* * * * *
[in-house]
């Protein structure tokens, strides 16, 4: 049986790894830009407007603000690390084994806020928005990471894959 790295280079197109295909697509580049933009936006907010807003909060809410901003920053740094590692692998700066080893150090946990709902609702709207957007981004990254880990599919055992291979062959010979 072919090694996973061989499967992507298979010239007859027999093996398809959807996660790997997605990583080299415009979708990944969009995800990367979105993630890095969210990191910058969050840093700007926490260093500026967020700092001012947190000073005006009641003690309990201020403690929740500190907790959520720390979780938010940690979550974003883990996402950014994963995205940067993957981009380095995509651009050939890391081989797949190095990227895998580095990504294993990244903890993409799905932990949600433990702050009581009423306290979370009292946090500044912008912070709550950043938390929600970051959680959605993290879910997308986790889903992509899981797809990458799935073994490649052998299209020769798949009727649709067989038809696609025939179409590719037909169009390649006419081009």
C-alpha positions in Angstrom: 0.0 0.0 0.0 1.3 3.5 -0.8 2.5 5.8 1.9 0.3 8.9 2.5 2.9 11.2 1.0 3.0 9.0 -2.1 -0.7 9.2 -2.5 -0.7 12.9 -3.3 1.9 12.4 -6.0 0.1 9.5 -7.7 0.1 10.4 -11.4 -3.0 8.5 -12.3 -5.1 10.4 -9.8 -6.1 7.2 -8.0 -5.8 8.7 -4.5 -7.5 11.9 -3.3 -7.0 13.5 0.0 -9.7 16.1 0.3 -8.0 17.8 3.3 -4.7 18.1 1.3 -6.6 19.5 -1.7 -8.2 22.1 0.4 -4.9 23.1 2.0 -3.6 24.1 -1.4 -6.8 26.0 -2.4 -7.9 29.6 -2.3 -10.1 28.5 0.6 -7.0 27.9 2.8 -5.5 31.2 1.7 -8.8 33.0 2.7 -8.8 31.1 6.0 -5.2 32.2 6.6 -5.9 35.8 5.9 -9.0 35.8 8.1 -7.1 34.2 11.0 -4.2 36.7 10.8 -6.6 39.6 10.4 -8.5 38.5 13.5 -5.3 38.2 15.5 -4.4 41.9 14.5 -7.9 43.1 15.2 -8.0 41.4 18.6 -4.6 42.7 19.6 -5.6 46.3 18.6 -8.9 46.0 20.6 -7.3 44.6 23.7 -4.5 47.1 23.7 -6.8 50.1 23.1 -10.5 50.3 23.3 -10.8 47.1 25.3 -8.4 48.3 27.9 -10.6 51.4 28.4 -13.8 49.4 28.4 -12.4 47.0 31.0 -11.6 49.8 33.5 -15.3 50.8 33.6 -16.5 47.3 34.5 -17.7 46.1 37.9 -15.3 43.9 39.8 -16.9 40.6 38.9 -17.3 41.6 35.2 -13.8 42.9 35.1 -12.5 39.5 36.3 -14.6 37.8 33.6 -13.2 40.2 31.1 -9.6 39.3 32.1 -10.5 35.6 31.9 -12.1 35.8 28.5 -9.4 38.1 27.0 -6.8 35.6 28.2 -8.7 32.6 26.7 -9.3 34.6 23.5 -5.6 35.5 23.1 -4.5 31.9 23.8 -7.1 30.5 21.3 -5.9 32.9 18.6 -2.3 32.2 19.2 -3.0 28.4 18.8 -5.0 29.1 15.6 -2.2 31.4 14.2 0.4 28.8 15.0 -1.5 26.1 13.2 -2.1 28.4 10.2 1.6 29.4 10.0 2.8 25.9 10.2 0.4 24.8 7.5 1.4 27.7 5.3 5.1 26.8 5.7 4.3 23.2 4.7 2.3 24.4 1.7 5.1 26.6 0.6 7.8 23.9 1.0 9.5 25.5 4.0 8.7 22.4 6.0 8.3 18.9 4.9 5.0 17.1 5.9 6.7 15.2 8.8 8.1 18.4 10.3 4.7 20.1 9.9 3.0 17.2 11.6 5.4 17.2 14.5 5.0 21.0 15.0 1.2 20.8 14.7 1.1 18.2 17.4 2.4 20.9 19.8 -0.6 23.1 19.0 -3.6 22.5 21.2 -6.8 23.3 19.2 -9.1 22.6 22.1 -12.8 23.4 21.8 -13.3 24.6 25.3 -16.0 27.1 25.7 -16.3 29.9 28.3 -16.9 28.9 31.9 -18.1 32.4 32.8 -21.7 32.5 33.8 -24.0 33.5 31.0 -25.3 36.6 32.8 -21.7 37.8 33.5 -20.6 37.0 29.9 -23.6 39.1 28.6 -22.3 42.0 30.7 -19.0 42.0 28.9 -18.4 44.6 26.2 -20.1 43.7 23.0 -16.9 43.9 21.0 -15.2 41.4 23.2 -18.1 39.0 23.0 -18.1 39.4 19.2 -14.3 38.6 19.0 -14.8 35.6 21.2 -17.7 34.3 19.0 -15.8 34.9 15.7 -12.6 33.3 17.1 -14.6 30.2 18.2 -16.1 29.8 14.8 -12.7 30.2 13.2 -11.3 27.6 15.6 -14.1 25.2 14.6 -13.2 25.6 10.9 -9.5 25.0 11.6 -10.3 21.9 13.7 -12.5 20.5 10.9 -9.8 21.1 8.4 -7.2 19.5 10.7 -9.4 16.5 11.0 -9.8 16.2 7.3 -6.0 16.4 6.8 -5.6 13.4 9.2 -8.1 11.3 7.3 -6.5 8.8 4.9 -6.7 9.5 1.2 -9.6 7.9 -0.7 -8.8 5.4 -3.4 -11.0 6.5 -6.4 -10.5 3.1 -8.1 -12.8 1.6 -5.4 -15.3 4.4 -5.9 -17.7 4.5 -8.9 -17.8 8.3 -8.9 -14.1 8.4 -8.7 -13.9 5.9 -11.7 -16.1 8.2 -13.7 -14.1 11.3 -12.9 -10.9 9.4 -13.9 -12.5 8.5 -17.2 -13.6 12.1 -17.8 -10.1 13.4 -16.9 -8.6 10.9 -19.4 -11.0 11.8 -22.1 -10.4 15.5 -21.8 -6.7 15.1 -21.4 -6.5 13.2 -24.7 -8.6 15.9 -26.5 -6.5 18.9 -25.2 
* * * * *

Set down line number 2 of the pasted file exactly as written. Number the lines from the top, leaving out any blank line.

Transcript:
């Protein structure tokens, strides 16, 4: 049986790894830009407007603000690390084994806020928005990471894959 790295280079197109295909697509580049933009936006907010807003909060809410901003920053740094590692692998700066080893150090946990709902609702709207957007981004990254880990599919055992291979062959010979 072919090694996973061989499967992507298979010239007859027999093996398809959807996660790997997605990583080299415009979708990944969009995800990367979105993630890095969210990191910058969050840093700007926490260093500026967020700092001012947190000073005006009641003690309990201020403690929740500190907790959520720390979780938010940690979550974003883990996402950014994963995205940067993957981009380095995509651009050939890391081989797949190095990227895998580095990504294993990244903890993409799905932990949600433990702050009581009423306290979370009292946090500044912008912070709550950043938390929600970051959680959605993290879910997308986790889903992509899981797809990458799935073994490649052998299209020769798949009727649709067989038809696609025939179409590719037909169009390649006419081009």